Whole Heap of Little Horse Links

Western Han Dynasty (206 BC – AD 8) terracotta horses, photographed by author at National Museum of China, Beijing, by author.

Western Han Dynasty (206 BC – AD 8) terracotta horses, photographed by author at National Museum of China, Beijing.

  • What the what? No, this is not breaking news, but something I discovered today. Lambourn will have the UK’s first “horse monorail” courtesy of Turkish industrialist and racehorse owner, Mehmet Kurt. As far as I can tell it’s a horsewalker from Tron (have a look at the photo here); apparently the “Kurtsystem” will be great for rehabilitating horses. You learn something new every day. (Newbury Today)
  • The NYT reports on the presentation by Turkmenistan of an Akhal Teke stallion to President Xi Jinping of China. There’s a little on the story of this “heavenly horse” in Chinese history and its current return. I was surprised to read that Genghis Khan rode one – curious to see what the Mongolians would make of that. (New York Times)
  • Meanwhile, someone’s riding lesson went very wrong when a saddled and bridled horse ended up galloping riderless around Beijing’s fifth ring road, chased by a dog. (Shanghaist)
  • Jalopnik on how Kentucky Derby winner California Chrome gets about now that he’s a champ. (Jalopnik)

Ride Comes Before A Fall in Turkmenistan

2001 Turkmen stamp featuring Akhal Teke horse, courtesy of Wiki Commons.

2001 Turkmen stamp featuring Akhal Teke horse, courtesy of Wiki Commons.

Fun times in Turkmenistan. You thought the Dubai Cup was the biggest purse in racing. You were wrong. It is, in fact, the $11 million on offer in the 1 km centrepiece of the Day of the Turmen Racehorse card. You might expect a queue of Black Caviars, Frankels and Animal Kingdoms lining up in the Central Asian republic to duke it out, but once more you’d be wrong. Only the Turkmen national beast, the Akhal Teke, can participate. These whippetty hotbloods are famous for the unearthly metallic sheen of their coat and their stamina. They are thought by some to be the ancestors not just of the thoroughbred, but also of the “tap root” Arabian itself, and the Akhal Teke’s own forebears probably included the immortality-conferring “Heavenly Horses of Ferghana” that enthralled the Chinese emperor Wudi. The esteem in which the horse is held by the Turkmen nation is evident from the fact that it’s the only Central Asian nation where horse meat is not consumed.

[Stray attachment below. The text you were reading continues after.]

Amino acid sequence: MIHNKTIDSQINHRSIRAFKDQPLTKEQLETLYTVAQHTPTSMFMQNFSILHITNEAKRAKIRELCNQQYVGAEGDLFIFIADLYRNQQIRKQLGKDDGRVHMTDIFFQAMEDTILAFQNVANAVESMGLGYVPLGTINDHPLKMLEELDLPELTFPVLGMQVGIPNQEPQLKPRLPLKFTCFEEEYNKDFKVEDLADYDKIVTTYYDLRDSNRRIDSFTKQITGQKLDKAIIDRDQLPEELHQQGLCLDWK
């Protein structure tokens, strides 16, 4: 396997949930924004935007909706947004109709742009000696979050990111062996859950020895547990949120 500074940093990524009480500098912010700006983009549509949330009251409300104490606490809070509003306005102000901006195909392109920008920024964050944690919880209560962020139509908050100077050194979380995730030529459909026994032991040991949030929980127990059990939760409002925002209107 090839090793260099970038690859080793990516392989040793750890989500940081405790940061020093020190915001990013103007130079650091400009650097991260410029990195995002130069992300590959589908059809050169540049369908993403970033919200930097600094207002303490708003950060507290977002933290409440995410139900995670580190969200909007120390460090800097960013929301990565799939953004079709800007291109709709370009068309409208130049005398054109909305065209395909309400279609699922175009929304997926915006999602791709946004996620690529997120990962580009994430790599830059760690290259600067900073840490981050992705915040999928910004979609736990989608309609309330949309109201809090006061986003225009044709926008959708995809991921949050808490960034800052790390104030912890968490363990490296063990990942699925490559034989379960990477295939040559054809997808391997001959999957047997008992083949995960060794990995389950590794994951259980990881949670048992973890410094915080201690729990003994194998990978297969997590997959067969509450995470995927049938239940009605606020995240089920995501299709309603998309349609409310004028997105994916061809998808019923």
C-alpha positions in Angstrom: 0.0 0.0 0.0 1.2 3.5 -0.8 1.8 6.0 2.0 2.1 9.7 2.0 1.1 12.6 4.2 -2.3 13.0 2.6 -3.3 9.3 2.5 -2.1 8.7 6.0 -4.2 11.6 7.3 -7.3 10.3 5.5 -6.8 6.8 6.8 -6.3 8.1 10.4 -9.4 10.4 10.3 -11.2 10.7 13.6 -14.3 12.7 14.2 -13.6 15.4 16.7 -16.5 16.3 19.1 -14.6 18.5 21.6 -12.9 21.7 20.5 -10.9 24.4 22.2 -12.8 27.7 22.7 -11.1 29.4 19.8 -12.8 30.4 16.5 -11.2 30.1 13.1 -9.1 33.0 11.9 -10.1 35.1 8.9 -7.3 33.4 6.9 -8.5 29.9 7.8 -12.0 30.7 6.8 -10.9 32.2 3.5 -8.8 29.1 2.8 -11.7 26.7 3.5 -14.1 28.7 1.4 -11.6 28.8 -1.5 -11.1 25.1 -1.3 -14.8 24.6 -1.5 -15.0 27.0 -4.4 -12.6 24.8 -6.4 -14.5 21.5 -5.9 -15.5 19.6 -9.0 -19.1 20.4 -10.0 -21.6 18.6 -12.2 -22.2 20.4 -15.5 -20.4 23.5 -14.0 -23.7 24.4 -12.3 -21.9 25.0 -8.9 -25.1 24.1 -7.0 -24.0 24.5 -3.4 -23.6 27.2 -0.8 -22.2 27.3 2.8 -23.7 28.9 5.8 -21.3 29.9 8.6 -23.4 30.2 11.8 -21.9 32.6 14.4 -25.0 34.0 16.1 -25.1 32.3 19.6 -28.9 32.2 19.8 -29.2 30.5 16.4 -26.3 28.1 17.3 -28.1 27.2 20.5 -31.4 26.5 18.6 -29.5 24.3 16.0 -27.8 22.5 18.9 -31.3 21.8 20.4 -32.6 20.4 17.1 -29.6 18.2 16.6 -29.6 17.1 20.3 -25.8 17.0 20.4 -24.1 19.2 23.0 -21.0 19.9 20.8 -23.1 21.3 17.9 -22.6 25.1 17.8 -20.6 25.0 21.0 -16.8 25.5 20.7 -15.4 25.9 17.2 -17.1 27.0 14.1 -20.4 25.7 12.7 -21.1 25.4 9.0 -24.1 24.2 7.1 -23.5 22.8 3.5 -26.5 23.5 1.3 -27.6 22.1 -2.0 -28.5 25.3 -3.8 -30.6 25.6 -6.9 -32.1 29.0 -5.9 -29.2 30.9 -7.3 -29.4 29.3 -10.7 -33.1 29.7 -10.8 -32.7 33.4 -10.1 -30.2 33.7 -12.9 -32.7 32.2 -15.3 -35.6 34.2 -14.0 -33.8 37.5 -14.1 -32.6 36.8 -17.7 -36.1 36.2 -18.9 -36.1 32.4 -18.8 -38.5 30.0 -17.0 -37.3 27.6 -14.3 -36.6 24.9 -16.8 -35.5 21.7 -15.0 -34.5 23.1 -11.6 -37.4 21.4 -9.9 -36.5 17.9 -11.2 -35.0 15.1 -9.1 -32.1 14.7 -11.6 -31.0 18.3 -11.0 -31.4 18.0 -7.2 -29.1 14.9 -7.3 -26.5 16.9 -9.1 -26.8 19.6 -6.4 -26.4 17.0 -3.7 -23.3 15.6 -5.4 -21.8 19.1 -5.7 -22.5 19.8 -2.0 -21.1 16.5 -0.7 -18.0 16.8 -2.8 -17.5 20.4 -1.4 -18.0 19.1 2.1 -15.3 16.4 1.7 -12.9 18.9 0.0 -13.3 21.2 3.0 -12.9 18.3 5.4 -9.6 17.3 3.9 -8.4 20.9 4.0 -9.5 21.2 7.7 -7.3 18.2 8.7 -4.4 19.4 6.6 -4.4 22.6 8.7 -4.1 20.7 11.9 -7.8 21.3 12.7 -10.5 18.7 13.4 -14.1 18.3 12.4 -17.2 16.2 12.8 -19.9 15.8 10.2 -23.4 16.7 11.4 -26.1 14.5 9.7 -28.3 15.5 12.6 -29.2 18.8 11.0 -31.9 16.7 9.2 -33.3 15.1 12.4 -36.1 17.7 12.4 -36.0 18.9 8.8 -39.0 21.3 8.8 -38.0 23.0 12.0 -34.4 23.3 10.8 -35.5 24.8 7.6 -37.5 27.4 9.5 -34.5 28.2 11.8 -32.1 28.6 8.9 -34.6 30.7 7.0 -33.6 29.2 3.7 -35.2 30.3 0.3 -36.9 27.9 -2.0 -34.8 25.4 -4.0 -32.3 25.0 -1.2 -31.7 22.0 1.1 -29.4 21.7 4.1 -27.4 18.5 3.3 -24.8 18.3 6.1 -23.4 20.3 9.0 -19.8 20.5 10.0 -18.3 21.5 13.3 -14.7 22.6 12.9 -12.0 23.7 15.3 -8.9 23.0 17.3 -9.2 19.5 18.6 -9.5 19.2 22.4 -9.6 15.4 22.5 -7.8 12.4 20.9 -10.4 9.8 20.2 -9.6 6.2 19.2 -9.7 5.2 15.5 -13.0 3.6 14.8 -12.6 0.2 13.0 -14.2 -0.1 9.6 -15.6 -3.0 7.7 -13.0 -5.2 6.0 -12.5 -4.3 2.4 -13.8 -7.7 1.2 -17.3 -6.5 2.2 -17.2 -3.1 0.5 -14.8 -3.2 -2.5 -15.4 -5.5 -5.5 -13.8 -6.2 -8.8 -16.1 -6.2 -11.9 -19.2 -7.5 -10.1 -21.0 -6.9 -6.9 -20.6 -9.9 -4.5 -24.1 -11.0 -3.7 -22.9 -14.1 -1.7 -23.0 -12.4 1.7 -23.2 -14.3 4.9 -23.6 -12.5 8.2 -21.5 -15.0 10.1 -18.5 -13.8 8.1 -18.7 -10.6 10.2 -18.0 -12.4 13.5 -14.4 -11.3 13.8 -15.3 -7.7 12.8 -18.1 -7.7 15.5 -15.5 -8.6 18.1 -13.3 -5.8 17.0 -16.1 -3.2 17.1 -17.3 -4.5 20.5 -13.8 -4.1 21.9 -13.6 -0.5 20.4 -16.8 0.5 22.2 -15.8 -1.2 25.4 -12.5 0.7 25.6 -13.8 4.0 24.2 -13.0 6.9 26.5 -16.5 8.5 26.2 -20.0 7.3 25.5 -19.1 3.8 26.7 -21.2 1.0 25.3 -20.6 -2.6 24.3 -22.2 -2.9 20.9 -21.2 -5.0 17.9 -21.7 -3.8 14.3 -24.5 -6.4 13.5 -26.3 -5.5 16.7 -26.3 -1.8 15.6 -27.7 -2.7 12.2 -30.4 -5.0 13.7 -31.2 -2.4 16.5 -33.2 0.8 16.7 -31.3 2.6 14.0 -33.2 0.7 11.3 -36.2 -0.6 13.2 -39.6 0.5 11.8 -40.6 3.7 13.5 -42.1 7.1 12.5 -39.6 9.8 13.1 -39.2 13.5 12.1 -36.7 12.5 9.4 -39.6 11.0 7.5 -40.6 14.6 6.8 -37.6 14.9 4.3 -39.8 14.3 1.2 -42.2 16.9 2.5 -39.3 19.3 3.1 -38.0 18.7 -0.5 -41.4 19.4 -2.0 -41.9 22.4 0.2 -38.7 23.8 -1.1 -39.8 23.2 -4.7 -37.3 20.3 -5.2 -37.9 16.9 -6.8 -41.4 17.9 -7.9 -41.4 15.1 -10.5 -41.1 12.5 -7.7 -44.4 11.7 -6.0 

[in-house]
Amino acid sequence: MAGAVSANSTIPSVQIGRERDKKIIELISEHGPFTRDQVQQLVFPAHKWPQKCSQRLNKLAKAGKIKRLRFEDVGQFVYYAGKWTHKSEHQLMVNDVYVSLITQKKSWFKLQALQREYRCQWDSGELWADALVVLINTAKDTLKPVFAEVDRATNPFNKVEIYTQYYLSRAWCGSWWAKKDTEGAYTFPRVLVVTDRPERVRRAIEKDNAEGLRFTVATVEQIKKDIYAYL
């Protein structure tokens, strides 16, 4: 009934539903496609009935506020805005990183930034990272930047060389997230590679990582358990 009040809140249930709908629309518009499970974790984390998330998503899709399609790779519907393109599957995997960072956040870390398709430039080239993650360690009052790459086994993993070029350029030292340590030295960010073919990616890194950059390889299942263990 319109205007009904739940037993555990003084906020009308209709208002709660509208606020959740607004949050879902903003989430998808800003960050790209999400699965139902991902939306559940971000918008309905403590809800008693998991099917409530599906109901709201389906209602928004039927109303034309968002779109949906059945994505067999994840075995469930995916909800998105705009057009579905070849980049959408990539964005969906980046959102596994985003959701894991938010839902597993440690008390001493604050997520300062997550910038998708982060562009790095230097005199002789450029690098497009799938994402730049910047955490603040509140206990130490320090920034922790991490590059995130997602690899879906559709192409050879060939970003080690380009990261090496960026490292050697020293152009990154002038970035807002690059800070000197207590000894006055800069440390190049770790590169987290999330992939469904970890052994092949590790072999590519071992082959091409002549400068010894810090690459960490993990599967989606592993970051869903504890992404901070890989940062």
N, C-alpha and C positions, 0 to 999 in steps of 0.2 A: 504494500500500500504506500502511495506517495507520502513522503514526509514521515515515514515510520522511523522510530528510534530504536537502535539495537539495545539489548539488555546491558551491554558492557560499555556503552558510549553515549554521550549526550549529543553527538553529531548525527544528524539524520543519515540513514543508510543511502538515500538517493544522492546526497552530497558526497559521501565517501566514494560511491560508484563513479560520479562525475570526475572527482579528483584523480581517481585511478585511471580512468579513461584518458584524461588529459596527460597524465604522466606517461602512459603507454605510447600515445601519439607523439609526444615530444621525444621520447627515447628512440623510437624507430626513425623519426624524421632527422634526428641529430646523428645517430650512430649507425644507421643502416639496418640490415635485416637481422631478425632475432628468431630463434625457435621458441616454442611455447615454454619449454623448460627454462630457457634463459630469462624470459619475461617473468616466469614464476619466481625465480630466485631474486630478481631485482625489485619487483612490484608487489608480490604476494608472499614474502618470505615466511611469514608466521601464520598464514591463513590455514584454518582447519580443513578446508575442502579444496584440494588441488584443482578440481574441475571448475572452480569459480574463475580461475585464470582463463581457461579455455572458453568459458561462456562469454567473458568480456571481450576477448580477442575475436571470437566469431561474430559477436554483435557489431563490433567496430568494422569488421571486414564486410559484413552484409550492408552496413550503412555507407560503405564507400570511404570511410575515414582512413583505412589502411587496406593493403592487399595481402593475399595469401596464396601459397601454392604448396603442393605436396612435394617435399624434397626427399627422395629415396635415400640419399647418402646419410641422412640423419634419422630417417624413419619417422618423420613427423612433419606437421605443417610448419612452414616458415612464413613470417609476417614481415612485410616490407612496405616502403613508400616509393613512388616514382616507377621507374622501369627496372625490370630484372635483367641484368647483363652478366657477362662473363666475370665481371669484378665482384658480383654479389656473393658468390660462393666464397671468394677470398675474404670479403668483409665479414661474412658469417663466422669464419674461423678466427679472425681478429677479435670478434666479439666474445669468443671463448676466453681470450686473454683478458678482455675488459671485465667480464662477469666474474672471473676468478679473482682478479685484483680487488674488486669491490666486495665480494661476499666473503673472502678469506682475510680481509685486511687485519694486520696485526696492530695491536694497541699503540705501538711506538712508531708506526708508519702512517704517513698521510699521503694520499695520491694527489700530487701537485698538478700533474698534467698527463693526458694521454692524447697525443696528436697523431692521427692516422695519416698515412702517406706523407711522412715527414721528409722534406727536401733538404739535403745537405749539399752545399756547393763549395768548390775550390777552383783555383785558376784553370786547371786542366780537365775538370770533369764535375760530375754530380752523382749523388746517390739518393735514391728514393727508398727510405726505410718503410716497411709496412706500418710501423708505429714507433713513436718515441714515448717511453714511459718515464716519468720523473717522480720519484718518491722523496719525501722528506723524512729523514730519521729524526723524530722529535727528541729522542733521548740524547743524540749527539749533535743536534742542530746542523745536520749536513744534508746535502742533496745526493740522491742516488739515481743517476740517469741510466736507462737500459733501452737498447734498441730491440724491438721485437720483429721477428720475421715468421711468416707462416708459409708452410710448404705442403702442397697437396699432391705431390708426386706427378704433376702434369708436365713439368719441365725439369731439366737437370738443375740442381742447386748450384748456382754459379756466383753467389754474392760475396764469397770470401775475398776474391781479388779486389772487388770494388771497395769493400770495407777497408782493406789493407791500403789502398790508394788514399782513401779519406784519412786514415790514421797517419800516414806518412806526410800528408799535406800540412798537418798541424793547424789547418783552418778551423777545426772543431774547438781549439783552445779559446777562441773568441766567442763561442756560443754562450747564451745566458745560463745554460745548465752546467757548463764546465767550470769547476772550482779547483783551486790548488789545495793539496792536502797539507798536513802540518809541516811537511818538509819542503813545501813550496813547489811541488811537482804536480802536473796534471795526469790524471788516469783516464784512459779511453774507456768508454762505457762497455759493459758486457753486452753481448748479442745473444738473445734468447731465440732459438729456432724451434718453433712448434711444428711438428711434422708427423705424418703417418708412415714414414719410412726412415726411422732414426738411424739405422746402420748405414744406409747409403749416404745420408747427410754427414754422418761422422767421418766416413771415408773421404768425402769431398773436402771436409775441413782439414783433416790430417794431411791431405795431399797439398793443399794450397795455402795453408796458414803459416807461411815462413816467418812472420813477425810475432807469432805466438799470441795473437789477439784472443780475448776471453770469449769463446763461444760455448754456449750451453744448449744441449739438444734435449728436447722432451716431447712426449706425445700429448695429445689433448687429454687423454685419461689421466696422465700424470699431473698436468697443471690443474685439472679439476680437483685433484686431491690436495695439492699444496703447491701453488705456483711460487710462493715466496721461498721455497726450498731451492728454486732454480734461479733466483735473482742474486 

Monument to the horses of Turkmenistan, Ashgabat. With thanks to T.

Monument to the horses of Turkmenistan, Ashgabat. With thanks to T.

British people tend to have an “ewwwww” reaction to the Akhal Teke, because of that slender, long-backed build, but handsome is as handsome does (yes, even when it’s the Most Beautiful Horse In The World). Here’s the famous Russian stallion Absent, who took a dressage gold at the Rome Olympics, a bronze at Mexico in 1964 and a team gold in Tokyo four years later:

Oh, and they can jump, too:

President Kurbanguly Berdymukhamedov is a patriot who champions the breed, and is investing heavily in the Turkmen horse industry. He’s also something of a Putin-esque action man whose triumphs include winning Turkmenistan’s first motor race last year, performing surgery on the first patient at a new Ashgabat cancer clinic, flying a supersonic jet and wielding an assault rifle, so perhaps it should be no surprise that he chose to take part in the race on a “golden arrow” called Berkarar. And glory be, they won! Berkarar (“the mighty”) streaked past the winning post like a champ, a length or more ahead of the field. Journalists for the state media channel were clearly so excited that they charged off to file their copy, only to miss what happened next.

Whoops! Berkarar hit a soft, deep patch of sand and took a tumble, the president shot off and lay winded on the track, and officials rushed over to help. I’m sure that the media’s haste to report their leader’s win must be the reason that they forgot to mention this dramatic fall in the Turkmen press. Luckily the rest of the world’s media picked it up and ran with it. Both Berkarer and jockey were fine, and Berdymukhamedov has announced that he will donate his $11 million winnings to the state firm that breeds Akhal Tekes, which is wonderfully generous of him.